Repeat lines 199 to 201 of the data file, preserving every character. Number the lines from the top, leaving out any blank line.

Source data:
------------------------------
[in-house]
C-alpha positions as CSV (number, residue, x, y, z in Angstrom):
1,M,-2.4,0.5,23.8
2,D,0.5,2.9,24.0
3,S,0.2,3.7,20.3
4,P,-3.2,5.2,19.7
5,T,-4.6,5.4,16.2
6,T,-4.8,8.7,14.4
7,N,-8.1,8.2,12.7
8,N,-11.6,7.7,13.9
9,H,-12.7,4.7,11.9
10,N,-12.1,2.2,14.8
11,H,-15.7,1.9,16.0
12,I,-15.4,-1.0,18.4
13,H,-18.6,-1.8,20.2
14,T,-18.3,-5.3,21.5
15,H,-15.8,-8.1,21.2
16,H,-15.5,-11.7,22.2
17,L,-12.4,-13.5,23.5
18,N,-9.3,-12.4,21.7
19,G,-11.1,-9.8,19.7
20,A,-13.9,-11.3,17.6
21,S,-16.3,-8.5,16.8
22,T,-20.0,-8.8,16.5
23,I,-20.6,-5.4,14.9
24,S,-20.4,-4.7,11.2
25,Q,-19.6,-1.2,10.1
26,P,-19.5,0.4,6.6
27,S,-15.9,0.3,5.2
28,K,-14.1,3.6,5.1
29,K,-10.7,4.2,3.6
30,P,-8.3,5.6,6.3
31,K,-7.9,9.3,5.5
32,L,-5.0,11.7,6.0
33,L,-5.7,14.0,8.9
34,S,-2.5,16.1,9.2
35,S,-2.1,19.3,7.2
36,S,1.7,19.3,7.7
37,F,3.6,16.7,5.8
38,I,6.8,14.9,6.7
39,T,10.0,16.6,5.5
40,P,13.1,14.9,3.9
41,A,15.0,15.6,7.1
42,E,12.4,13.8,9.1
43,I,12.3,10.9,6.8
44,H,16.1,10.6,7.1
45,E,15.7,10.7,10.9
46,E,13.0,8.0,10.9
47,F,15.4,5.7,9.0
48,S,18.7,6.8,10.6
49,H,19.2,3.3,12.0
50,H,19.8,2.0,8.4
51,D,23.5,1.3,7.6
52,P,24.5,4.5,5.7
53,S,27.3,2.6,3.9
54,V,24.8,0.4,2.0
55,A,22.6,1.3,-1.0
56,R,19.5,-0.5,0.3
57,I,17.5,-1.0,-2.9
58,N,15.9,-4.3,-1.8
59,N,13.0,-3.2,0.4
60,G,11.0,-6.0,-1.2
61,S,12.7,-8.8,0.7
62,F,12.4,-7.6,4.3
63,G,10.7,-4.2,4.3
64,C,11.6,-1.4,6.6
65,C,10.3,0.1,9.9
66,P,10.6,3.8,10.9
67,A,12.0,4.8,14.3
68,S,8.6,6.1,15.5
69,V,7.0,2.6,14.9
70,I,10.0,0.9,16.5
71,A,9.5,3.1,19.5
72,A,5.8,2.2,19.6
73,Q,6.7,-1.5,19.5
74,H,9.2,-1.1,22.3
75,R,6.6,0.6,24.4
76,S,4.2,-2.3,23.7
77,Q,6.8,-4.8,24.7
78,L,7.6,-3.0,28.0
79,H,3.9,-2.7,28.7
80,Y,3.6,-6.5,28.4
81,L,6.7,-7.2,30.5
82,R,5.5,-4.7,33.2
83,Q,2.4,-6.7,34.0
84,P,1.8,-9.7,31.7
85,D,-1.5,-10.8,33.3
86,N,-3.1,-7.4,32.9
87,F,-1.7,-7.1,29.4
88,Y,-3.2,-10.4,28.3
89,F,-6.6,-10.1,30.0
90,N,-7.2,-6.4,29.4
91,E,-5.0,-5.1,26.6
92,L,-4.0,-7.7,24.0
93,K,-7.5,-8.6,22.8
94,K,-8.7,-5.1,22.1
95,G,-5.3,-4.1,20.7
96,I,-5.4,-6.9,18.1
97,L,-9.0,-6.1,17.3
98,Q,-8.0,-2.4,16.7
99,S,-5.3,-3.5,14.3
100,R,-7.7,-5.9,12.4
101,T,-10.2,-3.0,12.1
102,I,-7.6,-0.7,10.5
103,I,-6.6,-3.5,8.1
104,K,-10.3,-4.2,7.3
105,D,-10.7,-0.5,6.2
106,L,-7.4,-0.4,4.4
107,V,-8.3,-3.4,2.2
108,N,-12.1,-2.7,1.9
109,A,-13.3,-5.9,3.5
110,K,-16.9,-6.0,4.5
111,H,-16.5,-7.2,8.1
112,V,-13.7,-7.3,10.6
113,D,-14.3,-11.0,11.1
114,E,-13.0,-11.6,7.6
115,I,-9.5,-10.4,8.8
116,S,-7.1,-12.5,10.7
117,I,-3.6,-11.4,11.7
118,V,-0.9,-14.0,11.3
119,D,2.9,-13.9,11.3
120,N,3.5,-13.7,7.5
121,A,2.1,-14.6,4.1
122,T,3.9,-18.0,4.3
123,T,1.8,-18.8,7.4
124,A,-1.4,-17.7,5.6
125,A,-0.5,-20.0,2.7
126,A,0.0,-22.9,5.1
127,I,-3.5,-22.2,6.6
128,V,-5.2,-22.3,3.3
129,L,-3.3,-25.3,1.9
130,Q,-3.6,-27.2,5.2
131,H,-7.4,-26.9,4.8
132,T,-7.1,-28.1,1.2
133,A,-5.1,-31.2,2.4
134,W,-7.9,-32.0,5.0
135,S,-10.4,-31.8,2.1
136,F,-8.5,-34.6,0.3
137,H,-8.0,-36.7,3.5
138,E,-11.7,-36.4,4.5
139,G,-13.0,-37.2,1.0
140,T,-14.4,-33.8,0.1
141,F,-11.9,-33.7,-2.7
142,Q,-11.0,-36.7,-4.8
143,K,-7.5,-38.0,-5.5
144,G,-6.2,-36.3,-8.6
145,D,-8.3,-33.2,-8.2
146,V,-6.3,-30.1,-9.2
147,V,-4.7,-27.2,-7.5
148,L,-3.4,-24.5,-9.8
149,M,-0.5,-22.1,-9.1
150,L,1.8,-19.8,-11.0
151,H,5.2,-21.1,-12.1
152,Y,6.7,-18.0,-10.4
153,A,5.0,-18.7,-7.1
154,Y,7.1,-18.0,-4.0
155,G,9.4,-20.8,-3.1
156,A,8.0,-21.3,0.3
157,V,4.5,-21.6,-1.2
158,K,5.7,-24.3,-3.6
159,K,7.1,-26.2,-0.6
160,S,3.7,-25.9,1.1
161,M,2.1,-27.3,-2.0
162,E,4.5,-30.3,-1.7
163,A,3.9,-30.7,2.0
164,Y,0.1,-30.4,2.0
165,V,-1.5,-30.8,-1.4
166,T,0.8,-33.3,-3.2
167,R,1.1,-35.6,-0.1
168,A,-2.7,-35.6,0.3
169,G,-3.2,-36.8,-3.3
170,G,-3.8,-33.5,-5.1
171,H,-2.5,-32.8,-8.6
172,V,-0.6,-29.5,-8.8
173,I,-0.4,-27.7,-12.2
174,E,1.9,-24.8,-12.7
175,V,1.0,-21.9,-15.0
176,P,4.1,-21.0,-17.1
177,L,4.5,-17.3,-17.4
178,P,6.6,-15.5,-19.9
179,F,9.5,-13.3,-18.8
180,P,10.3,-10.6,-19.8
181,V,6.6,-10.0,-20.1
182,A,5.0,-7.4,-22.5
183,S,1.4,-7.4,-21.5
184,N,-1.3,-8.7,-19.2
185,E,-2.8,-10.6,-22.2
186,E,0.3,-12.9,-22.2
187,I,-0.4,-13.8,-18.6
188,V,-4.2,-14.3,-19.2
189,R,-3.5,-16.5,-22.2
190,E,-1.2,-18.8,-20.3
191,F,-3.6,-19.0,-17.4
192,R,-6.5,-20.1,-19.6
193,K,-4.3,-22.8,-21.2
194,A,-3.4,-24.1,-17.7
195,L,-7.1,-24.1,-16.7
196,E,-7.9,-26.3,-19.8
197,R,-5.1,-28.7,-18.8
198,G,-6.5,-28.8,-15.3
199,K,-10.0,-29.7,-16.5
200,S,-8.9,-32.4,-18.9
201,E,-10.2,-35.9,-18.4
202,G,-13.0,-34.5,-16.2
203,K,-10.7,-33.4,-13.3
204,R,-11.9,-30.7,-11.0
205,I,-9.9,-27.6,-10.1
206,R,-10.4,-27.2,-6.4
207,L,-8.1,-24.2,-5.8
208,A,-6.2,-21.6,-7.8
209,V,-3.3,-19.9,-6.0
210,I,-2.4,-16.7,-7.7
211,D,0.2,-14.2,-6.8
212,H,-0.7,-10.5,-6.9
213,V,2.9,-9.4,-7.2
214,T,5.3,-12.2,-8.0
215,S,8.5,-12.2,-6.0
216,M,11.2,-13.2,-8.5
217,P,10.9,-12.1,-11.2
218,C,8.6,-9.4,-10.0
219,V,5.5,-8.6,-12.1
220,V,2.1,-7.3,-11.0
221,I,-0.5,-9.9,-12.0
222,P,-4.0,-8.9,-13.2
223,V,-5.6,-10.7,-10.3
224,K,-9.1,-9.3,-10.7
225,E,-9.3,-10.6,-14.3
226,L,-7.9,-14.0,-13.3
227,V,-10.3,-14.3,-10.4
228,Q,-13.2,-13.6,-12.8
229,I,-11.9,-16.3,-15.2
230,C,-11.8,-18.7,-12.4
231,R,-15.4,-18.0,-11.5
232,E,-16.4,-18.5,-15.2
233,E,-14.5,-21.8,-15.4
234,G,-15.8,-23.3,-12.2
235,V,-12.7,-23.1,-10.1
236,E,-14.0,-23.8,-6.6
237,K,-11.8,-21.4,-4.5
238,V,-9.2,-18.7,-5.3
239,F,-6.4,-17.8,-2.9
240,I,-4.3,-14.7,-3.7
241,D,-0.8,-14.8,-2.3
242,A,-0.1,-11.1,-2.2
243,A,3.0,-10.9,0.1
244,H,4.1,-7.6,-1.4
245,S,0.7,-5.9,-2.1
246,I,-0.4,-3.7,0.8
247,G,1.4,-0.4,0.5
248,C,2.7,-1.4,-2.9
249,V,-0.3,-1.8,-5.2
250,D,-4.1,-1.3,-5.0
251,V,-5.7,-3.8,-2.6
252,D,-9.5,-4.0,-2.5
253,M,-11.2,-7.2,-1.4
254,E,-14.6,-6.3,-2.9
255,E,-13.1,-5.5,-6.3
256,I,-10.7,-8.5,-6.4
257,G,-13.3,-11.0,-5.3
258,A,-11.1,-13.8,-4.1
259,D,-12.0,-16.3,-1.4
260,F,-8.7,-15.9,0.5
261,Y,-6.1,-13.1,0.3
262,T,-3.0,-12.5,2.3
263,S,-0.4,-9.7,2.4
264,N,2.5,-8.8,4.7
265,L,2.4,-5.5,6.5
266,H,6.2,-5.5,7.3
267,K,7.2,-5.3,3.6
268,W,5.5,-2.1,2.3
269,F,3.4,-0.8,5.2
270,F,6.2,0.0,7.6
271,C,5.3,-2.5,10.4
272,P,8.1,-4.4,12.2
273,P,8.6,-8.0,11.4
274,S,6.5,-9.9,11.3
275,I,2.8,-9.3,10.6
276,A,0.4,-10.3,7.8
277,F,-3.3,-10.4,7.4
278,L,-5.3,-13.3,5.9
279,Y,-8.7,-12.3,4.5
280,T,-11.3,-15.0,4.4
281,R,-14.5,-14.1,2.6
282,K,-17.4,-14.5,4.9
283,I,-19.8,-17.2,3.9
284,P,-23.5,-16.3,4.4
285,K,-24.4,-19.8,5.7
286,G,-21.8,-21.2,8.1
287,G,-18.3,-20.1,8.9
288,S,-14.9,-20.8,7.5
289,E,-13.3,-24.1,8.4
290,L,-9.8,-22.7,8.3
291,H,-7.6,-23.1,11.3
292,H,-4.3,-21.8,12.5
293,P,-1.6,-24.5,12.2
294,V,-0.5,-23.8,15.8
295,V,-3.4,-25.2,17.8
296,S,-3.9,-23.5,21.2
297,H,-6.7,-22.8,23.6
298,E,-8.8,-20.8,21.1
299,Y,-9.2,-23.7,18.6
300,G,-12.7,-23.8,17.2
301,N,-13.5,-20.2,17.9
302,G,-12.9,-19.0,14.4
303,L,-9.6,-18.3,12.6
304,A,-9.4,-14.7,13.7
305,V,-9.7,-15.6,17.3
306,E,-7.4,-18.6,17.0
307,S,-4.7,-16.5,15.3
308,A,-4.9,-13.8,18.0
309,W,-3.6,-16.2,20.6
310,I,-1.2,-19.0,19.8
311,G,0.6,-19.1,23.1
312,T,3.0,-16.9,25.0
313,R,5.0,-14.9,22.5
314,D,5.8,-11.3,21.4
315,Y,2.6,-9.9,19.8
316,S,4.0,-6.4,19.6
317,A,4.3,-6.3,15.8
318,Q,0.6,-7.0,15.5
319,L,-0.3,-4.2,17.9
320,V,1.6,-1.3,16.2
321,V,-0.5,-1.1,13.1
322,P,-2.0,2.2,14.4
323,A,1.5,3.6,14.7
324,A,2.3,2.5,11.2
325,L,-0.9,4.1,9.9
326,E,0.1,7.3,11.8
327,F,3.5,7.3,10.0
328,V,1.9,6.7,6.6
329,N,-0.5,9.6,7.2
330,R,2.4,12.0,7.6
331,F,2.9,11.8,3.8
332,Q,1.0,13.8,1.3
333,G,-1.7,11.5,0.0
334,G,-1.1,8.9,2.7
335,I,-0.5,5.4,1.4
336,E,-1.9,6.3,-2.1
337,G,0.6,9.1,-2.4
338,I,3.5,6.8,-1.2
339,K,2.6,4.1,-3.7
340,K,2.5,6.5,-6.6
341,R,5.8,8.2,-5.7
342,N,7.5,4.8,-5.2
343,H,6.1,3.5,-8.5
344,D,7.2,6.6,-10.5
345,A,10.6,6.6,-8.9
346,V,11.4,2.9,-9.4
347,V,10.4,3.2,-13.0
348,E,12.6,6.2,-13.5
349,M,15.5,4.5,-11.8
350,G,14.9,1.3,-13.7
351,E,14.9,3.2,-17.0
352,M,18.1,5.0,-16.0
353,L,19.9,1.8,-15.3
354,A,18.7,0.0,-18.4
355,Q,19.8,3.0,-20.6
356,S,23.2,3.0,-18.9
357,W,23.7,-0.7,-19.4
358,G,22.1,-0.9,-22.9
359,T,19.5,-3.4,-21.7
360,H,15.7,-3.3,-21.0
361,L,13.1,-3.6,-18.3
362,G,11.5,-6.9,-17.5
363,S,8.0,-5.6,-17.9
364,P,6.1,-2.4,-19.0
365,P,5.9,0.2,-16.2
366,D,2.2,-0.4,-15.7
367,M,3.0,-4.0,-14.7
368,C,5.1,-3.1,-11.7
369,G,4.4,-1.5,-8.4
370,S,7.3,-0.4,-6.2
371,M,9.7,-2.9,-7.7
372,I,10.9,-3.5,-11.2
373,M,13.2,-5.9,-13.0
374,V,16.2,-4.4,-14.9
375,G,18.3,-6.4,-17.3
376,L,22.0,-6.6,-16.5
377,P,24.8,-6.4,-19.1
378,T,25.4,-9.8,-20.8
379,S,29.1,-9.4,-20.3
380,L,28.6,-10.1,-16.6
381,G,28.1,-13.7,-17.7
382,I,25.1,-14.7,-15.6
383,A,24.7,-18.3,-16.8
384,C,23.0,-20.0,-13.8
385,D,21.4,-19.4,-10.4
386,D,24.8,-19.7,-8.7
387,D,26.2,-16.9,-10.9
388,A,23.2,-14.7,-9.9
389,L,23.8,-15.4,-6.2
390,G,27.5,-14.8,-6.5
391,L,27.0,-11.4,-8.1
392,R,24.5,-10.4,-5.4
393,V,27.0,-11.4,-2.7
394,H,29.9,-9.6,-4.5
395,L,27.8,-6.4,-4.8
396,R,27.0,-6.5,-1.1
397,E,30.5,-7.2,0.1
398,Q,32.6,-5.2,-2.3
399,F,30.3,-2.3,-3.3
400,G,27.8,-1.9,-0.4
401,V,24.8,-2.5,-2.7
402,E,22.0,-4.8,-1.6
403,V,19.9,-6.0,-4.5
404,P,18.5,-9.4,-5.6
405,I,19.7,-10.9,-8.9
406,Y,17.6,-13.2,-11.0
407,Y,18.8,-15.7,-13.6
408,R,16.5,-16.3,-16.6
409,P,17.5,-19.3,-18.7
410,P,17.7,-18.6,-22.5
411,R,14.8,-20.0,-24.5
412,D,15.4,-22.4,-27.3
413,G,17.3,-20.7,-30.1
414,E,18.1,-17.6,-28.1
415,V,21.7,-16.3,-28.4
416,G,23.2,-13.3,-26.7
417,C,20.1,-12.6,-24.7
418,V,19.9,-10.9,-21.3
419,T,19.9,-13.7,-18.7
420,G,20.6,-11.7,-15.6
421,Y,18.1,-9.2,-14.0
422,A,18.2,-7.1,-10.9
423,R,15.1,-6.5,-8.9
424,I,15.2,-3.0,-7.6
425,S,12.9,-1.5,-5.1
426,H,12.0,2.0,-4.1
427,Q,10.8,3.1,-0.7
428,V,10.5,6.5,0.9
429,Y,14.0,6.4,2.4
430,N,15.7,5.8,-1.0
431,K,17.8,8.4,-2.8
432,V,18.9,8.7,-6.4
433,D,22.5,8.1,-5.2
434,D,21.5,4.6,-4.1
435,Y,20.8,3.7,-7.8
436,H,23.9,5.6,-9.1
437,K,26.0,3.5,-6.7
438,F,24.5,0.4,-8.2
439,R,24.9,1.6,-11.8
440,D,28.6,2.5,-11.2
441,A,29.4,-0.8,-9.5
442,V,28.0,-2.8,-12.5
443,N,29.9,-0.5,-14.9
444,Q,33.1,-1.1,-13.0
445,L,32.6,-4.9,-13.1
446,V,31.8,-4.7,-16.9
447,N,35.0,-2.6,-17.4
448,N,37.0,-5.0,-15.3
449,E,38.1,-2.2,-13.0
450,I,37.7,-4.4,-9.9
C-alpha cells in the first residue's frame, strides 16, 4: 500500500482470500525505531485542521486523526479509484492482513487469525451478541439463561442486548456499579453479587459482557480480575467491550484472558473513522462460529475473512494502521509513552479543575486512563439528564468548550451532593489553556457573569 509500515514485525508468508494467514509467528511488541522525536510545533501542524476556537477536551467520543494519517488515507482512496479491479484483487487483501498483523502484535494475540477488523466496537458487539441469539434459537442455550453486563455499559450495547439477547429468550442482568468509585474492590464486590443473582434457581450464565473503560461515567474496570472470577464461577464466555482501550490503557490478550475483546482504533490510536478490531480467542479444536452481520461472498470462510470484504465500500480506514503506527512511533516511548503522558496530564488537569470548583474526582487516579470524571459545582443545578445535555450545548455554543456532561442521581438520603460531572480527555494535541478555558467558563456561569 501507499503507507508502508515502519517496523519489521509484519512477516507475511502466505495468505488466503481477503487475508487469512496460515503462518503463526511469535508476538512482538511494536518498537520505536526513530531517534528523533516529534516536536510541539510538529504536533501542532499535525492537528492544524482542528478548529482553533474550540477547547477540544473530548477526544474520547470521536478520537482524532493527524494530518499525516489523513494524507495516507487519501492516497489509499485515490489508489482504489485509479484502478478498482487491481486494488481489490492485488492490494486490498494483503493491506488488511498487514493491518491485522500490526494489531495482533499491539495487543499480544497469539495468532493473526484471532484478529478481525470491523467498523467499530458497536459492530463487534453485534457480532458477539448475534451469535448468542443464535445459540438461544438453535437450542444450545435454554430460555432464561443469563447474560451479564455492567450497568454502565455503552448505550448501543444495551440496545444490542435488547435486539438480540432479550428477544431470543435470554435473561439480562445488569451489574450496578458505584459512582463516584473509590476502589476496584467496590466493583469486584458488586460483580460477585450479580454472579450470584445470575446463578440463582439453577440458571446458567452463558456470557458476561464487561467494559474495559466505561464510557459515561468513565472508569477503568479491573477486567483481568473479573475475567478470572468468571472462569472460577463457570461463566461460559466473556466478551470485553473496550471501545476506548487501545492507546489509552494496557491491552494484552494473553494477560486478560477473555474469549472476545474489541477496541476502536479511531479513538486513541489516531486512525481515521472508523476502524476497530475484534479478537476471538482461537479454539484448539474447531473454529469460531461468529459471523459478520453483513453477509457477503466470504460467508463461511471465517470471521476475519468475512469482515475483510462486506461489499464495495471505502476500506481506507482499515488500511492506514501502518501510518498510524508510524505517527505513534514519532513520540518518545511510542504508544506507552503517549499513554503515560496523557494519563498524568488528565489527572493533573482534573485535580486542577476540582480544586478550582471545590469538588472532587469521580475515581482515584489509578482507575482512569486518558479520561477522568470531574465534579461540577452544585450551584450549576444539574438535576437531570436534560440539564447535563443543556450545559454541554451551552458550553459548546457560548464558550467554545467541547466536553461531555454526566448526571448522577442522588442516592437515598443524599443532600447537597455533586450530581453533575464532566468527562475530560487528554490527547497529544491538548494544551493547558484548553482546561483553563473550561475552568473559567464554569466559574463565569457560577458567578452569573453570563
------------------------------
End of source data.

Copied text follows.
197,R,-5.1,-28.7,-18.8
198,G,-6.5,-28.8,-15.3
199,K,-10.0,-29.7,-16.5